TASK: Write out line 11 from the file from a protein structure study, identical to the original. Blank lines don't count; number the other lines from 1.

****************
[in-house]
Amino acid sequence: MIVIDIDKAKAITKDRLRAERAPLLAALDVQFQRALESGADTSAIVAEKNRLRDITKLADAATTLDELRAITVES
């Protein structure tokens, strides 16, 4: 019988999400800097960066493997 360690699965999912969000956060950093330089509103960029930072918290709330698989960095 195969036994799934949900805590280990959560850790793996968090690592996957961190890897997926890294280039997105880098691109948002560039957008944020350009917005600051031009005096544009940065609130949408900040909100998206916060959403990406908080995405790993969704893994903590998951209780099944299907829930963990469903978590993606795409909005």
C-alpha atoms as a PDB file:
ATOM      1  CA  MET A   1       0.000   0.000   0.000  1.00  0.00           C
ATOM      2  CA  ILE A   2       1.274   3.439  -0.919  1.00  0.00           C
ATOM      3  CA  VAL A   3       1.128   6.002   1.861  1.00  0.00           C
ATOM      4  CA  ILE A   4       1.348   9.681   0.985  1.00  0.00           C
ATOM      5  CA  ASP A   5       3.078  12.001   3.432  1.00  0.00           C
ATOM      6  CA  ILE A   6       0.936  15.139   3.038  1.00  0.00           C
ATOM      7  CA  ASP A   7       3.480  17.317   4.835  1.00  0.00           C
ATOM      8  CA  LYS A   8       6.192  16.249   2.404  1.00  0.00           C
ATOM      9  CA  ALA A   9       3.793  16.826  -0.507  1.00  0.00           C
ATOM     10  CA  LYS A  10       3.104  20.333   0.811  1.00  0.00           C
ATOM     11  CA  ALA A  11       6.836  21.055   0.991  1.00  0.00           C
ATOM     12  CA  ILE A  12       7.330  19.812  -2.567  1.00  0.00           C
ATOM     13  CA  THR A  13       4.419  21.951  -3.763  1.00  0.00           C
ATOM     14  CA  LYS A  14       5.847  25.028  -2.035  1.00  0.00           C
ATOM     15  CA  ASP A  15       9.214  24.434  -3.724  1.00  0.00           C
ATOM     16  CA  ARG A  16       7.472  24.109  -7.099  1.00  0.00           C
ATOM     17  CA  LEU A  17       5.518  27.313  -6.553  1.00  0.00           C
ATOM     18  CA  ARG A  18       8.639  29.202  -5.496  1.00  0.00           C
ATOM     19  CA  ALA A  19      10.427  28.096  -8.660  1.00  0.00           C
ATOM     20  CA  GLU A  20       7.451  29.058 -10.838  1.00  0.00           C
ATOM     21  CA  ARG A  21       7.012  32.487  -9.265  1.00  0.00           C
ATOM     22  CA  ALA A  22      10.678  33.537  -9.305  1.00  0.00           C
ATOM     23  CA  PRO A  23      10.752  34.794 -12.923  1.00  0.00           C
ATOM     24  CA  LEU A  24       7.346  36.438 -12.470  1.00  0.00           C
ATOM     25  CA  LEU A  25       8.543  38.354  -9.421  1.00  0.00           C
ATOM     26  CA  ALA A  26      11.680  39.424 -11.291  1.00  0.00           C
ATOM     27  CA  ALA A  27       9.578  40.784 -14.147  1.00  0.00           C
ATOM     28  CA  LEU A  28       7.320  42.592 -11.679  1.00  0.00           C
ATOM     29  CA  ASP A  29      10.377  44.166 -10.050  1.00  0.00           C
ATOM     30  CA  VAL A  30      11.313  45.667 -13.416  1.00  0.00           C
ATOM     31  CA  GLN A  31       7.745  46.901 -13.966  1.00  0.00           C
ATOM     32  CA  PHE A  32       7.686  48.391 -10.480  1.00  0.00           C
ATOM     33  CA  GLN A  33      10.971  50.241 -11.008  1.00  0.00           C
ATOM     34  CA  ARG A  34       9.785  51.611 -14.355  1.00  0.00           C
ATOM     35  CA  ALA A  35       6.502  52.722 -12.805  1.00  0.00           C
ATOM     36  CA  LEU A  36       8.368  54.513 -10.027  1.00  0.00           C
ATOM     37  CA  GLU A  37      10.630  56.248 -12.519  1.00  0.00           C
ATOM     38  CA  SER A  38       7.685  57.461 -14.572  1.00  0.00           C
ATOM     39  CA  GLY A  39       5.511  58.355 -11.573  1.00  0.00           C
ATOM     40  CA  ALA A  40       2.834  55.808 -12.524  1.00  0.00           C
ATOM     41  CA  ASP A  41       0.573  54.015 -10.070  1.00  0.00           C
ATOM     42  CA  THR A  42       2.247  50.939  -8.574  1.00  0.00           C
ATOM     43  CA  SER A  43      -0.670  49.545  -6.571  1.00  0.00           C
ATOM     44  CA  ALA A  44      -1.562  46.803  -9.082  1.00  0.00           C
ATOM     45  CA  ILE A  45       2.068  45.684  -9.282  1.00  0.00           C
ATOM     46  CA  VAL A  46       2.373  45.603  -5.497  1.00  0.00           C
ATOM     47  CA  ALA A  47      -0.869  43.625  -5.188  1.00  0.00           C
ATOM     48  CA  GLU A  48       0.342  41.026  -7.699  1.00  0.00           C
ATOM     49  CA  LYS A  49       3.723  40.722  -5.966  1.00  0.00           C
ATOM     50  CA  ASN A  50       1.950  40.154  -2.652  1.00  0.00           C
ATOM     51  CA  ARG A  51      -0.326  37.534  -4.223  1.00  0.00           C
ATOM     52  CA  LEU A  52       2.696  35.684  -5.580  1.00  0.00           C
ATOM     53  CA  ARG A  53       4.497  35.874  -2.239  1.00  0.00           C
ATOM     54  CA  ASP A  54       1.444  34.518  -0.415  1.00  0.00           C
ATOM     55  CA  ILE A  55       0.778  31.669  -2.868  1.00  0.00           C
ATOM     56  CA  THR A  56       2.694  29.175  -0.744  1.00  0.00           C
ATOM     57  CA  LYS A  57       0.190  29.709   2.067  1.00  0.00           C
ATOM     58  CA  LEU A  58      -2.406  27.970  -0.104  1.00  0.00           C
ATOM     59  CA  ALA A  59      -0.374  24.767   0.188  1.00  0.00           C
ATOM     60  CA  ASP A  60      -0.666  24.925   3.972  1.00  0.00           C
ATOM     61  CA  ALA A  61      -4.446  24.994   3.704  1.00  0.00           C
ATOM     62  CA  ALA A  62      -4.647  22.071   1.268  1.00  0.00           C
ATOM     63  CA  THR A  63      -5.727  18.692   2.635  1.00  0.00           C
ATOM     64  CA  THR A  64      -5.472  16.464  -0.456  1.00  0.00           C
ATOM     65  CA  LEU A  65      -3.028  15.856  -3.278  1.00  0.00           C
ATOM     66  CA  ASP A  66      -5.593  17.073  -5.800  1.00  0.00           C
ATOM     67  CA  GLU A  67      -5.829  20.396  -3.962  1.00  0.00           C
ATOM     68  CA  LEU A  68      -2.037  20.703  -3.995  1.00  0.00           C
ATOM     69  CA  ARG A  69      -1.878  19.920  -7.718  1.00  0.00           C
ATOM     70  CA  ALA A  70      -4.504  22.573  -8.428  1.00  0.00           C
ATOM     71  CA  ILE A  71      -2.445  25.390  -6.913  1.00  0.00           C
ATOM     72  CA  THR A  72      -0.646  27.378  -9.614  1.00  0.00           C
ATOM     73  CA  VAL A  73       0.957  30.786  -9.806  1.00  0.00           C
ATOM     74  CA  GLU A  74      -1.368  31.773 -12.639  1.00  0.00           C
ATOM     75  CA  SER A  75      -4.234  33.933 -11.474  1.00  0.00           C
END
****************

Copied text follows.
ATOM      7  CA  ASP A   7       3.480  17.317   4.835  1.00  0.00           C